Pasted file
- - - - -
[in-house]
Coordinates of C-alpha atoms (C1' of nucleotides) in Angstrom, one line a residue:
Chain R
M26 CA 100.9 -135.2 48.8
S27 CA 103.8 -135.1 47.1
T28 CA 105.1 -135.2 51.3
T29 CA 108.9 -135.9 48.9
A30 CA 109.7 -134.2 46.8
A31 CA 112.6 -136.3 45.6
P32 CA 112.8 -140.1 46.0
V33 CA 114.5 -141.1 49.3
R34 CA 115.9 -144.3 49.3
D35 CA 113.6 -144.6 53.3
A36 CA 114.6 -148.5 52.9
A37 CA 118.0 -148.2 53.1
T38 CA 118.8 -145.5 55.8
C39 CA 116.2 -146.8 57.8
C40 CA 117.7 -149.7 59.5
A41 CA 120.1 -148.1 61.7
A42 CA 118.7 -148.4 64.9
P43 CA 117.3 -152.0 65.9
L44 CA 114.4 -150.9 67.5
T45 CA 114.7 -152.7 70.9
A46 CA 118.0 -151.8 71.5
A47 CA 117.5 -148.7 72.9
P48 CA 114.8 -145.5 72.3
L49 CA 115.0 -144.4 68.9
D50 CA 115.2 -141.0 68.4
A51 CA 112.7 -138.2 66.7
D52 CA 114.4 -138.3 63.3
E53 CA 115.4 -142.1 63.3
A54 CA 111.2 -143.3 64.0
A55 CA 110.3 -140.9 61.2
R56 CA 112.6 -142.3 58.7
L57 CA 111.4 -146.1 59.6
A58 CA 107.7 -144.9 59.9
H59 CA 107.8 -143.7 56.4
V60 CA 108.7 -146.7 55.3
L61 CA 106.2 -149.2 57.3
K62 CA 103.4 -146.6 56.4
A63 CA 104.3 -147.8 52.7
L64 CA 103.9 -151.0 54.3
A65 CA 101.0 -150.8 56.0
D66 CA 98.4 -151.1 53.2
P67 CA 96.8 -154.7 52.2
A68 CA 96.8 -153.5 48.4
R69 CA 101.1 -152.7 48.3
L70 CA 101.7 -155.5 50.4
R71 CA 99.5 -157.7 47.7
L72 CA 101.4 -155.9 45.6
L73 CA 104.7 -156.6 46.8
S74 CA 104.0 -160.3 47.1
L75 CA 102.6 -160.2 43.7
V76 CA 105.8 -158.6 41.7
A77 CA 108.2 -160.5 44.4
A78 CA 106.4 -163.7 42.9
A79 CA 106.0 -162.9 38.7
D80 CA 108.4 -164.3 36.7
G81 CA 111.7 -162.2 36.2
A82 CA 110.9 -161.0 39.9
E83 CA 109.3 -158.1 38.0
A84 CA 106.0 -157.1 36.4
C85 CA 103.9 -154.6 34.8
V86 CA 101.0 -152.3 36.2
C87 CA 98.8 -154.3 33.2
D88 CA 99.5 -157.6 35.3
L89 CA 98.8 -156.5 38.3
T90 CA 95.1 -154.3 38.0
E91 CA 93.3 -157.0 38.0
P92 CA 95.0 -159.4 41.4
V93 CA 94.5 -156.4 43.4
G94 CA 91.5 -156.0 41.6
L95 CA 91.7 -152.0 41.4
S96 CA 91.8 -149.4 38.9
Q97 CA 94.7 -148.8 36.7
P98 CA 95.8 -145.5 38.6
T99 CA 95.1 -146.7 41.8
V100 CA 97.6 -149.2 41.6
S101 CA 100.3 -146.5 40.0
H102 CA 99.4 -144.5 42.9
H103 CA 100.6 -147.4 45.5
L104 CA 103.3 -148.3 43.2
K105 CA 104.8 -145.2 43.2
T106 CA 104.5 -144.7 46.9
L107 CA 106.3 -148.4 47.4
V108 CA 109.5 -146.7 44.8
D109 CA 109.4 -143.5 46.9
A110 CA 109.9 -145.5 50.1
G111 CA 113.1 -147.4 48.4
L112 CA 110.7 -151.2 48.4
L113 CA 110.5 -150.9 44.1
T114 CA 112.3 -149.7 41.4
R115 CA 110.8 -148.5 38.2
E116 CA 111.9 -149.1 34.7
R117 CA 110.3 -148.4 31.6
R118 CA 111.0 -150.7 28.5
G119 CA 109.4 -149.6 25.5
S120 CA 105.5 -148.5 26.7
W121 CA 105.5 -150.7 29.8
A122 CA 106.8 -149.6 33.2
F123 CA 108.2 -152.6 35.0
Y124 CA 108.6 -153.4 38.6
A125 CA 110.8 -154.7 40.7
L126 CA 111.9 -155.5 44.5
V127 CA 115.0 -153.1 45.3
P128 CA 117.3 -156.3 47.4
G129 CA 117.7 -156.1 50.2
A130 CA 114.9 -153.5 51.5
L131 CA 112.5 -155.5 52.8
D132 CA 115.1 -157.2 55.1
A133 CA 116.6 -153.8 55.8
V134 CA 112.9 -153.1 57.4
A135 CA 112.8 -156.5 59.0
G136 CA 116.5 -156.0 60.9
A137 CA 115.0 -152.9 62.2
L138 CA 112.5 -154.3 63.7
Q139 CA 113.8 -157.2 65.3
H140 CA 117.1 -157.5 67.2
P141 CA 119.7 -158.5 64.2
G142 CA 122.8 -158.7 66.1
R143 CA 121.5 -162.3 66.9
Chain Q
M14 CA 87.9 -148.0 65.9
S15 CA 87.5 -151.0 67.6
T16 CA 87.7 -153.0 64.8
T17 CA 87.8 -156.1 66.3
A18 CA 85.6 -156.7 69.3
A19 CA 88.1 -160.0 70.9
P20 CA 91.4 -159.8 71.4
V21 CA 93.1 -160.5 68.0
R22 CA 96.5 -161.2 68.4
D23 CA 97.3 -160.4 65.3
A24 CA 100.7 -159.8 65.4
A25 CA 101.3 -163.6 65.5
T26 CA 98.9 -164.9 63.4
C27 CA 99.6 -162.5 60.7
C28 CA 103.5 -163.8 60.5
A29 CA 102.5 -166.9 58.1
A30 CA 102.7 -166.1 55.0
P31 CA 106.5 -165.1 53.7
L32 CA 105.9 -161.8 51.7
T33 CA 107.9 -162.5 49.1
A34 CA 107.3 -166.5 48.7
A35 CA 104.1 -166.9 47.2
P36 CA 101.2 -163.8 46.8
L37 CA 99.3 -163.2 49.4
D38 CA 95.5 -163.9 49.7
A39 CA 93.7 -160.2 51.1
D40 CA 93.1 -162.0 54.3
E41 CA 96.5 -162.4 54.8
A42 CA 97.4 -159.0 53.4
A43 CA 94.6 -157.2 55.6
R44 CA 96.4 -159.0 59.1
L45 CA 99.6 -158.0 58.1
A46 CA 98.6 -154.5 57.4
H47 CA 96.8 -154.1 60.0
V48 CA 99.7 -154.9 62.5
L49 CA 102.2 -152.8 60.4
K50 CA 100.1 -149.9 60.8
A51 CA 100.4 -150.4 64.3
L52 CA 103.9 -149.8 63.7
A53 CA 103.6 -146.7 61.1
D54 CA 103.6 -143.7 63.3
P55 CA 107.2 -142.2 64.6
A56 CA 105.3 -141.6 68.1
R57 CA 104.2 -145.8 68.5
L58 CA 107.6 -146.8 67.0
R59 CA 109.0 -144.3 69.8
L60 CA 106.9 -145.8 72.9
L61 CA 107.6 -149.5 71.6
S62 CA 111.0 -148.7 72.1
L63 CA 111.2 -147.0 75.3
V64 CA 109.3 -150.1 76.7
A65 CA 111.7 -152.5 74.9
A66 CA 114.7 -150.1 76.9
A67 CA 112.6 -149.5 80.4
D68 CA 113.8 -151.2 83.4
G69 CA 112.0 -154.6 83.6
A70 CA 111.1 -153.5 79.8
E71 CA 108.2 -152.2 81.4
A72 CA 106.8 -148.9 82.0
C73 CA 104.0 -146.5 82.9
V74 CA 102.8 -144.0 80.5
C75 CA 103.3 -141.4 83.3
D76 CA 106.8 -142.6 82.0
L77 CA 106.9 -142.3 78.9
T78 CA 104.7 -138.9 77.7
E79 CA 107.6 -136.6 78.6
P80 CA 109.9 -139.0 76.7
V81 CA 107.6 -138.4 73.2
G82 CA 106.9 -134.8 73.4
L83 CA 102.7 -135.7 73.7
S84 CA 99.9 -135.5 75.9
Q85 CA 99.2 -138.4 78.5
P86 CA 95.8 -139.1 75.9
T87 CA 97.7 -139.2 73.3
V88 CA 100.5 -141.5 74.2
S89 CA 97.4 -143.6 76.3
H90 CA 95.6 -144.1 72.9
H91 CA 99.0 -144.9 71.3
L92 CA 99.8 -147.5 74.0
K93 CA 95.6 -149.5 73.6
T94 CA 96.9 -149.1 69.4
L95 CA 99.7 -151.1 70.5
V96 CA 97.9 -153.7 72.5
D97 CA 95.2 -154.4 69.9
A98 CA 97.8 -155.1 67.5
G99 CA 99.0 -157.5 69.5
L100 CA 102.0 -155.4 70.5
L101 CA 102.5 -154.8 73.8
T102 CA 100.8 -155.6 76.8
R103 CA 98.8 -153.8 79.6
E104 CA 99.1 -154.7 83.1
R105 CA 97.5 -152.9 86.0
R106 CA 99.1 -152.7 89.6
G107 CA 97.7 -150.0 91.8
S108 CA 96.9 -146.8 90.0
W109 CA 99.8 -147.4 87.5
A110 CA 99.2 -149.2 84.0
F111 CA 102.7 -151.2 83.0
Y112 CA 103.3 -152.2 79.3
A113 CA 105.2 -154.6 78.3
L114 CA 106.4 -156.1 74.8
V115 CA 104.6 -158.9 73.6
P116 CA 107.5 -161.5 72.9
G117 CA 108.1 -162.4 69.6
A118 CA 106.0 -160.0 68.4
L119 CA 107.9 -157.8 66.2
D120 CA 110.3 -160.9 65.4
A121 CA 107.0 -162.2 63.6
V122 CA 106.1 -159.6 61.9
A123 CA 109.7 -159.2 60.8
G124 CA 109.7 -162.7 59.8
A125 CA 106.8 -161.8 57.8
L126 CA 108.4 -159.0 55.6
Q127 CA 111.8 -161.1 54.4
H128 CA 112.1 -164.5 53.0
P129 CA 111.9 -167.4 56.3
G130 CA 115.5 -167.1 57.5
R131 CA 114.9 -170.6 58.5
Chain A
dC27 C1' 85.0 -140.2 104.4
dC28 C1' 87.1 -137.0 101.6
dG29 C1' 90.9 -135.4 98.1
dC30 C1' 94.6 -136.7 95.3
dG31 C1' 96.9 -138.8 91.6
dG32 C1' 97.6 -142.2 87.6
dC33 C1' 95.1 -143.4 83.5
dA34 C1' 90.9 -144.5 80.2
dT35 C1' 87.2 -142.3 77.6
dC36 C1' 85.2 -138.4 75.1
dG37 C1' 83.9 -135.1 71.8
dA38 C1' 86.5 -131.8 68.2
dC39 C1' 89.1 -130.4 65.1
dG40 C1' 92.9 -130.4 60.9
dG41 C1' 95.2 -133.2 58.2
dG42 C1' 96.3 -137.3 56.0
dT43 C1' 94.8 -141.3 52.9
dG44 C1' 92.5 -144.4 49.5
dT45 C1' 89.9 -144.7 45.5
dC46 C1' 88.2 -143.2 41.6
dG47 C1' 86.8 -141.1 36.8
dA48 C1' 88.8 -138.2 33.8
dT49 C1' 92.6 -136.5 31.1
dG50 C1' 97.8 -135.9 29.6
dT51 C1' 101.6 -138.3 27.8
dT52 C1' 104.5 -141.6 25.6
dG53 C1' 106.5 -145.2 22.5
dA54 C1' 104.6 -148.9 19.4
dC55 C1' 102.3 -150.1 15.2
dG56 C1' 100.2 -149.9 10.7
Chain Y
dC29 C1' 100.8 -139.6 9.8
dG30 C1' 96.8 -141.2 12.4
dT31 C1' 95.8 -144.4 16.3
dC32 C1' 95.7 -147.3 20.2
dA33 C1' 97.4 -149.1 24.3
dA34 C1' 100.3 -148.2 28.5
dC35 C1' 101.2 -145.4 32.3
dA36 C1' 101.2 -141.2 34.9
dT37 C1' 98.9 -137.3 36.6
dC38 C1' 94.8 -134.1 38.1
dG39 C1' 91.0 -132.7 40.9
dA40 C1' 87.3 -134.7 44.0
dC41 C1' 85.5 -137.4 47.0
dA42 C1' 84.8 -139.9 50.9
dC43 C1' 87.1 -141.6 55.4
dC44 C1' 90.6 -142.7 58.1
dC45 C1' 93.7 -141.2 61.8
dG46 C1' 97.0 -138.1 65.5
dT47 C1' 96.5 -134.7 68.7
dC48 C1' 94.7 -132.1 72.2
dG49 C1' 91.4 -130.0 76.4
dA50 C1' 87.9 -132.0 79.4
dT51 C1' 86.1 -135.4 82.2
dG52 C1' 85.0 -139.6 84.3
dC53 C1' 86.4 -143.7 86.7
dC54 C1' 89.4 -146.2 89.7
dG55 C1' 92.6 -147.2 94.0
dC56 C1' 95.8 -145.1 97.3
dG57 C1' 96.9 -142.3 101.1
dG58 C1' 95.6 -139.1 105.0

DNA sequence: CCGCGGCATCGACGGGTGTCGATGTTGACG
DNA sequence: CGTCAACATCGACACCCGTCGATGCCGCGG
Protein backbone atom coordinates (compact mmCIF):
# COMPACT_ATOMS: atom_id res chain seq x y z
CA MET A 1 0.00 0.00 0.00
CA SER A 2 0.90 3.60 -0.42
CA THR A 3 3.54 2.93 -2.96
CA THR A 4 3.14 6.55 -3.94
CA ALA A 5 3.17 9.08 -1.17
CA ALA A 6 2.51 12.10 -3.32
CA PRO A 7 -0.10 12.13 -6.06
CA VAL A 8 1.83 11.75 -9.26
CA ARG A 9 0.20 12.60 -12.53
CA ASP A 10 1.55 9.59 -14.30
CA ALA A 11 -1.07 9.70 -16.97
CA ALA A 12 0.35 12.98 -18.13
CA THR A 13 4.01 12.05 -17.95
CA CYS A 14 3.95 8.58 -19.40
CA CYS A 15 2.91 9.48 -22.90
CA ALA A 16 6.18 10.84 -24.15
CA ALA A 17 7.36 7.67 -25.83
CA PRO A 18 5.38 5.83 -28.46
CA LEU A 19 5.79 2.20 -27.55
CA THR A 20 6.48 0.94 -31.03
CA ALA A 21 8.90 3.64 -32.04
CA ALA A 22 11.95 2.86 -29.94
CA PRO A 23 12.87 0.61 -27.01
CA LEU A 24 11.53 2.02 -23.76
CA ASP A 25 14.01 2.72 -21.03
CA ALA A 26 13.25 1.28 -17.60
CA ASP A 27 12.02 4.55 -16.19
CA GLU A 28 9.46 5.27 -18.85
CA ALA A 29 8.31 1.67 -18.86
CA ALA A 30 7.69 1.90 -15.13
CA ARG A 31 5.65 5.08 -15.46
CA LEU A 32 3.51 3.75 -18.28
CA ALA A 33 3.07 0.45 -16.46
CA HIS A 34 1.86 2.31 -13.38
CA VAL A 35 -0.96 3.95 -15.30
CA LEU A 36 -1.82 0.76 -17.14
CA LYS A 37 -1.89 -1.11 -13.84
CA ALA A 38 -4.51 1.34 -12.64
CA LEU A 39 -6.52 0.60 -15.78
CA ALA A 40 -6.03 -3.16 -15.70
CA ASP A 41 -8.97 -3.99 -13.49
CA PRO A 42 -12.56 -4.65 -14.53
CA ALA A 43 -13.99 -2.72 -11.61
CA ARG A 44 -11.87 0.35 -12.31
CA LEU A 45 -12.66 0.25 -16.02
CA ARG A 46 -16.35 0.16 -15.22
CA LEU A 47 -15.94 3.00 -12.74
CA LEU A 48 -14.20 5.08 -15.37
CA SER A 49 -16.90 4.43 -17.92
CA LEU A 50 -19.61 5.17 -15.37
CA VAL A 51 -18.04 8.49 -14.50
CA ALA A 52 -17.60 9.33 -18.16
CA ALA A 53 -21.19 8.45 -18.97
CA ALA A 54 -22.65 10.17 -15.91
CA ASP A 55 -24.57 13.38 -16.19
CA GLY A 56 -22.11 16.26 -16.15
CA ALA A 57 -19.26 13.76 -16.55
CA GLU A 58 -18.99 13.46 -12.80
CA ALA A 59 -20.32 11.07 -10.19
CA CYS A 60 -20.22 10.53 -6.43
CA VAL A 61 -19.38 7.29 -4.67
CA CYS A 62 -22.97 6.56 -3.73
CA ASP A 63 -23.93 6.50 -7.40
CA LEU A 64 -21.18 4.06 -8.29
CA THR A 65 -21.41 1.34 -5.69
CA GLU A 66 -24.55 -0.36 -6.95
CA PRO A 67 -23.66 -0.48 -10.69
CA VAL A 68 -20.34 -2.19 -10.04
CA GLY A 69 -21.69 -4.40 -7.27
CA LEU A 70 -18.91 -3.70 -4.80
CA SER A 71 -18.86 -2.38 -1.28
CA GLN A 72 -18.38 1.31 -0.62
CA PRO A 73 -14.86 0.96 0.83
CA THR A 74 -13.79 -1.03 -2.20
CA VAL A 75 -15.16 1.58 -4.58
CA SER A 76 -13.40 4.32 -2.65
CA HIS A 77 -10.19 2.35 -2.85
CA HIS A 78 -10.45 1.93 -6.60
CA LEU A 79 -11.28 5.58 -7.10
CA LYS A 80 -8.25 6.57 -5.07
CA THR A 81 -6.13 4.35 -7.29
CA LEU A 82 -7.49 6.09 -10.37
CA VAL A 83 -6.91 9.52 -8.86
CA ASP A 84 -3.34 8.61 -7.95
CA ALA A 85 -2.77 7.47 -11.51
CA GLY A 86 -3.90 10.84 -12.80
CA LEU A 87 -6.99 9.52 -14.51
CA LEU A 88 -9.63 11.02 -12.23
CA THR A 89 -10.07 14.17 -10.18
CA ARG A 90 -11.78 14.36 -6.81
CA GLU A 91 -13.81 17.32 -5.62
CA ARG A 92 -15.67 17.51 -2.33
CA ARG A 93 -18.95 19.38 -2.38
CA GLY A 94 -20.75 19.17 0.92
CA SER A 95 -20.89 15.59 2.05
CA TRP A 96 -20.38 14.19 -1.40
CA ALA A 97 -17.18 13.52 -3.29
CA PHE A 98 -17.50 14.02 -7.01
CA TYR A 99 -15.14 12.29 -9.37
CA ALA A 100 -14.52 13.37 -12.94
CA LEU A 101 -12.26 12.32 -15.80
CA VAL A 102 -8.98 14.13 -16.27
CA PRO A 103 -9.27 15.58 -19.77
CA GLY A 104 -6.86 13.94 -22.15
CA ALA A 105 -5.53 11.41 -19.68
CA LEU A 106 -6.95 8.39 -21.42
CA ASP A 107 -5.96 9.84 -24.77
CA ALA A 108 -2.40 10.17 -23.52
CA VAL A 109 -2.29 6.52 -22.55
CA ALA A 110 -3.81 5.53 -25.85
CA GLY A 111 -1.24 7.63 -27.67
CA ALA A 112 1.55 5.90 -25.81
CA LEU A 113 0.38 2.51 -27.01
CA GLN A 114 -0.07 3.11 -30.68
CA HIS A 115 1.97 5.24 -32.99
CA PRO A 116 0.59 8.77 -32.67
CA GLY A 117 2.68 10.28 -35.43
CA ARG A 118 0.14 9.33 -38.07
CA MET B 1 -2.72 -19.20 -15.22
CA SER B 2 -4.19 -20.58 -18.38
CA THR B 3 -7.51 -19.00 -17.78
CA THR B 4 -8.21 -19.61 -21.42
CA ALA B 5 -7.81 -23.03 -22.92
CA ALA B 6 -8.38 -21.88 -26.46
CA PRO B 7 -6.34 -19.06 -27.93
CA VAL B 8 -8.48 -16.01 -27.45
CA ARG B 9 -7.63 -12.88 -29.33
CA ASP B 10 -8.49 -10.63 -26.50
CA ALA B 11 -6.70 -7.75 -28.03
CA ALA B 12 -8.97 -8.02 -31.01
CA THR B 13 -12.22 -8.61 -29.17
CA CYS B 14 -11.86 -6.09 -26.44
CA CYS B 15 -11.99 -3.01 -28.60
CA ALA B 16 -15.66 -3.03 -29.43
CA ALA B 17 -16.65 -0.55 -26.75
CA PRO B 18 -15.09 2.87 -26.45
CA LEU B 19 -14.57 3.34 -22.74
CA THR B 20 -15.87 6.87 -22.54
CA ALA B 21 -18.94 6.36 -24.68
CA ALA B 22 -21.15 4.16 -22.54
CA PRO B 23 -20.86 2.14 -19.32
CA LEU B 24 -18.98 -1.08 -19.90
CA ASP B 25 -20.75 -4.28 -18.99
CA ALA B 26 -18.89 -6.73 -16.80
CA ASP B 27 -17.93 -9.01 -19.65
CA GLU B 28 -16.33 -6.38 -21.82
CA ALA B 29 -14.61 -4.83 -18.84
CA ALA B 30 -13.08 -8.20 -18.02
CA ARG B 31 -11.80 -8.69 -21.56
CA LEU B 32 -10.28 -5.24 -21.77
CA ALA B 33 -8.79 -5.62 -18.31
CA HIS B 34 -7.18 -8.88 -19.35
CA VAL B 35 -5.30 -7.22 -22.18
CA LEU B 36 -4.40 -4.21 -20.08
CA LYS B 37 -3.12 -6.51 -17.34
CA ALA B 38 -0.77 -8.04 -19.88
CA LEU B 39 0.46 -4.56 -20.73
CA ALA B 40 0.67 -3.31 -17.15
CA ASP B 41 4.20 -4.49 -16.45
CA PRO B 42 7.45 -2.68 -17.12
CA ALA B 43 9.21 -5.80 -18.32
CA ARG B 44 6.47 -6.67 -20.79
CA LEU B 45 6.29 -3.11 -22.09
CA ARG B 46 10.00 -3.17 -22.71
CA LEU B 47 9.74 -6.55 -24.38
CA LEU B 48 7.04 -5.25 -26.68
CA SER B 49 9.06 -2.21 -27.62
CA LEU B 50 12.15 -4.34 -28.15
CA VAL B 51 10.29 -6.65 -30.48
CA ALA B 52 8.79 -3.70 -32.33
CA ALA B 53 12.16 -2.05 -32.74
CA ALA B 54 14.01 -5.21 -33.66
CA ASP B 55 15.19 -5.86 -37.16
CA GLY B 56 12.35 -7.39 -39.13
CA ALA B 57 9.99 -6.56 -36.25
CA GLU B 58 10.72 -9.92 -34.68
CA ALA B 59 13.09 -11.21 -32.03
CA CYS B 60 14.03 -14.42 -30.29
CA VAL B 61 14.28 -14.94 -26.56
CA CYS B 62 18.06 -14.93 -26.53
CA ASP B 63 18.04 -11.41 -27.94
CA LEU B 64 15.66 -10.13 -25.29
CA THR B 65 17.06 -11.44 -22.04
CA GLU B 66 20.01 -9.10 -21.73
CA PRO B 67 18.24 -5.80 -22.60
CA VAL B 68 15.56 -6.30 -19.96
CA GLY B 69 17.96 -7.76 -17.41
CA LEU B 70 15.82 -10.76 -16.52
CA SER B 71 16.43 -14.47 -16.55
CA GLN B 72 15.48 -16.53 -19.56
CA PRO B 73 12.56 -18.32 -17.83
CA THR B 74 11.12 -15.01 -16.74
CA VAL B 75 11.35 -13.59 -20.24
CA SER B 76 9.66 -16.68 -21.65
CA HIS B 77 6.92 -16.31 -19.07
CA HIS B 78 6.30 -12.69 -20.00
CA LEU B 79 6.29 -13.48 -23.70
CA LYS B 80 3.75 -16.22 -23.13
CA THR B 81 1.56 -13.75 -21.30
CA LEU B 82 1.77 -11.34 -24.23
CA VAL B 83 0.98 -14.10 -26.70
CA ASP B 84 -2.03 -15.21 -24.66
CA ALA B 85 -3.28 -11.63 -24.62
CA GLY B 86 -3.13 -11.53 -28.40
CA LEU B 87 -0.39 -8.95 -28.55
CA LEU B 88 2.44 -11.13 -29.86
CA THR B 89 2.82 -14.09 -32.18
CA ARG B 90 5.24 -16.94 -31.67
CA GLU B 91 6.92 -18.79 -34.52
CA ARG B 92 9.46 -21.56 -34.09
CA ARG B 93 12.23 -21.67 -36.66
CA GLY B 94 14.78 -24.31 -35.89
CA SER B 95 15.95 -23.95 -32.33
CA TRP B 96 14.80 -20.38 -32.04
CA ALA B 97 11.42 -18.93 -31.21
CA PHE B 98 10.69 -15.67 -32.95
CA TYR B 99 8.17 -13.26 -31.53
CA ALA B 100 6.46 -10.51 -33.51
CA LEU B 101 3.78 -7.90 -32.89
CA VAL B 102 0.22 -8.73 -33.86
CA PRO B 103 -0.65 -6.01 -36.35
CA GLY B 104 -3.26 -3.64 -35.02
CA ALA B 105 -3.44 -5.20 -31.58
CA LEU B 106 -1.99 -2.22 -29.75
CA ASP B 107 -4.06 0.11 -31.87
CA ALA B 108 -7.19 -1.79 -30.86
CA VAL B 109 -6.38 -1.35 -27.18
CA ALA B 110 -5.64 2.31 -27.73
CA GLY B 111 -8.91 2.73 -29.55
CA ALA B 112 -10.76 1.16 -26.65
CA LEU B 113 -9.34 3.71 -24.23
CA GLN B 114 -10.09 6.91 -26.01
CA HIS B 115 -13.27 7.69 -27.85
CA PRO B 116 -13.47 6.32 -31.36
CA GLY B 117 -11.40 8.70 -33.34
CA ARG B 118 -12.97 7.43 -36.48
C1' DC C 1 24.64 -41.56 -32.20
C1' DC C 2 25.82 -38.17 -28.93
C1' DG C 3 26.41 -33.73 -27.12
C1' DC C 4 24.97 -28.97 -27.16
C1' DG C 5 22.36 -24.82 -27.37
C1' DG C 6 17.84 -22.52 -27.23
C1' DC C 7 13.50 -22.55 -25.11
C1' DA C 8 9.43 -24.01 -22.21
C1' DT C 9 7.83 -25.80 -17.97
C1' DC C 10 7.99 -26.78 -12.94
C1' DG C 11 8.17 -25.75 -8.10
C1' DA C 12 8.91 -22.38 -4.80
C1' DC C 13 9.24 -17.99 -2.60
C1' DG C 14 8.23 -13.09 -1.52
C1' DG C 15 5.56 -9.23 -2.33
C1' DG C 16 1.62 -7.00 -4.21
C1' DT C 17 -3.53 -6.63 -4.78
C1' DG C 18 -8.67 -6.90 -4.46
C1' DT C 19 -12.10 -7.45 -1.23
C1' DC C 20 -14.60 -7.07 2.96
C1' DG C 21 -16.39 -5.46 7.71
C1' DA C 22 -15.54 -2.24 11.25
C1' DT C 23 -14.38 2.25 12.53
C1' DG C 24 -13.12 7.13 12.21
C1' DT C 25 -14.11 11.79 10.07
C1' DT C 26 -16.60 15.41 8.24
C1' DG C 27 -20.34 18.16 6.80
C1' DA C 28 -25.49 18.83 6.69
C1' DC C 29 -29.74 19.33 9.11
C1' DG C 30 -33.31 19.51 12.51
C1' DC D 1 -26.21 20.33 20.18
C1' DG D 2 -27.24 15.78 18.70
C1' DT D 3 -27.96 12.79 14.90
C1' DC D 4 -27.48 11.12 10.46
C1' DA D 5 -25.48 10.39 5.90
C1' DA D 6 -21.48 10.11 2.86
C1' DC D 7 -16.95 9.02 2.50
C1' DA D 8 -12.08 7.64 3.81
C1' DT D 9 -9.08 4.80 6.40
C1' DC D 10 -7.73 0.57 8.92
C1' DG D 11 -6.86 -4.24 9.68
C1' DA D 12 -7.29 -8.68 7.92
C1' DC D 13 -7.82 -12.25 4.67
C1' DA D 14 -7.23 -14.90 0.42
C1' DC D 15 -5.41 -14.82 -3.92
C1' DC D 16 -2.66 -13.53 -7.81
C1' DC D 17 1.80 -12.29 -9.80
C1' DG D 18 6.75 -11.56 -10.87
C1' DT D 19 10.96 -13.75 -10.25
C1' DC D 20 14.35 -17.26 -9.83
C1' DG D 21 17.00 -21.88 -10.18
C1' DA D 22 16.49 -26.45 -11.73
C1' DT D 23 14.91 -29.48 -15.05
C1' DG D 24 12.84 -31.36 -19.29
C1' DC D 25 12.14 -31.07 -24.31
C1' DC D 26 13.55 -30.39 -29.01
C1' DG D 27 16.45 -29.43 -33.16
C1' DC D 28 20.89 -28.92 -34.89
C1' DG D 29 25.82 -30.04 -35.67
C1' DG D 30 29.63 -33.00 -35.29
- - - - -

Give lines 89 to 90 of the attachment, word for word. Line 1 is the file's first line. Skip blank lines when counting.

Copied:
G111 CA 113.1 -147.4 48.4
L112 CA 110.7 -151.2 48.4